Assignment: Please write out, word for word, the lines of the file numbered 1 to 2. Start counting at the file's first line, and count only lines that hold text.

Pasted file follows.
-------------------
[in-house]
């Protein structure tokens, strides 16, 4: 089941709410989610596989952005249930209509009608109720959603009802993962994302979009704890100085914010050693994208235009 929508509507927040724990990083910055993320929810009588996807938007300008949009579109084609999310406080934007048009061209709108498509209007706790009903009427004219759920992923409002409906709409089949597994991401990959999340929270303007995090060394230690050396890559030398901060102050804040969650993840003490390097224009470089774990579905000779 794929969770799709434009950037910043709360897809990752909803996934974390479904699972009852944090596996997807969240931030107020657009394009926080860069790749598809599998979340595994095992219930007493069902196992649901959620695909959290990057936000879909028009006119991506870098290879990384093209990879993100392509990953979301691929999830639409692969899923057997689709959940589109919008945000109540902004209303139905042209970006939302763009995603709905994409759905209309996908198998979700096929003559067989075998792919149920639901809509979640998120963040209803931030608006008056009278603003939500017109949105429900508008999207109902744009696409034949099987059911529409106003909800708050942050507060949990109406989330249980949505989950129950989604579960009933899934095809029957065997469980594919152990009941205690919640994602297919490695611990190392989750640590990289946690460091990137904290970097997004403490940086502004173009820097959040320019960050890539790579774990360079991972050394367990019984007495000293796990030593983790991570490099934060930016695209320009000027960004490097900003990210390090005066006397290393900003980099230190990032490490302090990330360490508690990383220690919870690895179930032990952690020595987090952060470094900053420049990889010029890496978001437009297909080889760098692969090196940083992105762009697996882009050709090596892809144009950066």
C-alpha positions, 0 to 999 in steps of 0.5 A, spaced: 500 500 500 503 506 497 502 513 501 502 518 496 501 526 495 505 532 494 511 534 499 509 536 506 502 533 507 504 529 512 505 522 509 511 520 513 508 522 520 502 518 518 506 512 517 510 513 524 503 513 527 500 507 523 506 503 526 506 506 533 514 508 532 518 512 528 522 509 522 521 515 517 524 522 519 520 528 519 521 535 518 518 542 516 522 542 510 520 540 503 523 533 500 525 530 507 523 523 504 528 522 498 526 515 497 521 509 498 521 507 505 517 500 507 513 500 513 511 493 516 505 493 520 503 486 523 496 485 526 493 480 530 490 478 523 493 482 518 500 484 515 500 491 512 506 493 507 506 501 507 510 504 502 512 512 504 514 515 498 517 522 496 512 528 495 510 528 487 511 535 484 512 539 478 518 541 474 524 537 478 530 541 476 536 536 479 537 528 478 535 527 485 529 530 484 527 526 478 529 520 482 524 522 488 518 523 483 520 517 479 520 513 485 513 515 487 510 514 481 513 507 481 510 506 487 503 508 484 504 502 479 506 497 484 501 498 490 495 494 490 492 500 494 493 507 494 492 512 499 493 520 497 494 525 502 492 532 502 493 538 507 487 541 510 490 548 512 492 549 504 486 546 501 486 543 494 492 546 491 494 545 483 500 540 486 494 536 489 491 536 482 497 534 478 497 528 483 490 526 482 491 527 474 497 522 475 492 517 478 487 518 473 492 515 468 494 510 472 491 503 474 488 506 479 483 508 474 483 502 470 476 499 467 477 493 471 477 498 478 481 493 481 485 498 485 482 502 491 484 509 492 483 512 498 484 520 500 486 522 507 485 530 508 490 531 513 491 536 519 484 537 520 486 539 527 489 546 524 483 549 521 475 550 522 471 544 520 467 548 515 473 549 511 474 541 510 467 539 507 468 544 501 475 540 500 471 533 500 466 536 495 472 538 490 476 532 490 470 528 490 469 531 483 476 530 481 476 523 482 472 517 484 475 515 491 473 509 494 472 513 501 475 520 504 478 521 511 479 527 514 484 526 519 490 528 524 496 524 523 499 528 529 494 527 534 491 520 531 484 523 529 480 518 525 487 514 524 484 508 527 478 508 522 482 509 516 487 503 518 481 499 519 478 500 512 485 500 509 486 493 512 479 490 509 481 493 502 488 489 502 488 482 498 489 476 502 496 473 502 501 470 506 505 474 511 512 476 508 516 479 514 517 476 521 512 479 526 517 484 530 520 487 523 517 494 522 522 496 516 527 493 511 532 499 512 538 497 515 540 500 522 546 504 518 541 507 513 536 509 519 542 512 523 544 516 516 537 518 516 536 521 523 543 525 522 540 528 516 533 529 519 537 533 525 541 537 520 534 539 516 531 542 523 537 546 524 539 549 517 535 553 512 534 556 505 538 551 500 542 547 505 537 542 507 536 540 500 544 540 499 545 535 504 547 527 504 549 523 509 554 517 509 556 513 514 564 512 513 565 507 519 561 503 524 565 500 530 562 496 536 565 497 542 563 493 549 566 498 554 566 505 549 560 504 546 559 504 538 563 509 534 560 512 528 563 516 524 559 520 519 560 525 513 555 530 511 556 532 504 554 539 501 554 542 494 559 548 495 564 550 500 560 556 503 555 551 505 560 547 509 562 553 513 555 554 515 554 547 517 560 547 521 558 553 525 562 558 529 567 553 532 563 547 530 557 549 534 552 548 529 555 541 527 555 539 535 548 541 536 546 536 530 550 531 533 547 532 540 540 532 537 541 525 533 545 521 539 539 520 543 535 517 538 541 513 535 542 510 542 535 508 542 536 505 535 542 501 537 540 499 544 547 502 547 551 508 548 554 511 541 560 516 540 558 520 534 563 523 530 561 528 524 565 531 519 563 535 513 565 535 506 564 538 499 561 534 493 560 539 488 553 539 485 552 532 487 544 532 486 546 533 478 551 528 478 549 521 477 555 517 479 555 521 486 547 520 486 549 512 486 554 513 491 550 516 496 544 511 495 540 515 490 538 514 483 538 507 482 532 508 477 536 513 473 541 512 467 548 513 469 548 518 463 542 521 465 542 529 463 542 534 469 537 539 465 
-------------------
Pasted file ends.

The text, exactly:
[in-house]
């Protein structure tokens, strides 16, 4: 089941709410989610596989952005249930209509009608109720959603009802993962994302979009704890100085914010050693994208235009 929508509507927040724990990083910055993320929810009588996807938007300008949009579109084609999310406080934007048009061209709108498509209007706790009903009427004219759920992923409002409906709409089949597994991401990959999340929270303007995090060394230690050396890559030398901060102050804040969650993840003490390097224009470089774990579905000779 794929969770799709434009950037910043709360897809990752909803996934974390479904699972009852944090596996997807969240931030107020657009394009926080860069790749598809599998979340595994095992219930007493069902196992649901959620695909959290990057936000879909028009006119991506870098290879990384093209990879993100392509990953979301691929999830639409692969899923057997689709959940589109919008945000109540902004209303139905042209970006939302763009995603709905994409759905209309996908198998979700096929003559067989075998792919149920639901809509979640998120963040209803931030608006008056009278603003939500017109949105429900508008999207109902744009696409034949099987059911529409106003909800708050942050507060949990109406989330249980949505989950129950989604579960009933899934095809029957065997469980594919152990009941205690919640994602297919490695611990190392989750640590990289946690460091990137904290970097997004403490940086502004173009820097959040320019960050890539790579774990360079991972050394367990019984007495000293796990030593983790991570490099934060930016695209320009000027960004490097900003990210390090005066006397290393900003980099230190990032490490302090990330360490508690990383220690919870690895179930032990952690020595987090952060470094900053420049990889010029890496978001437009297909080889760098692969090196940083992105762009697996882009050709090596892809144009950066």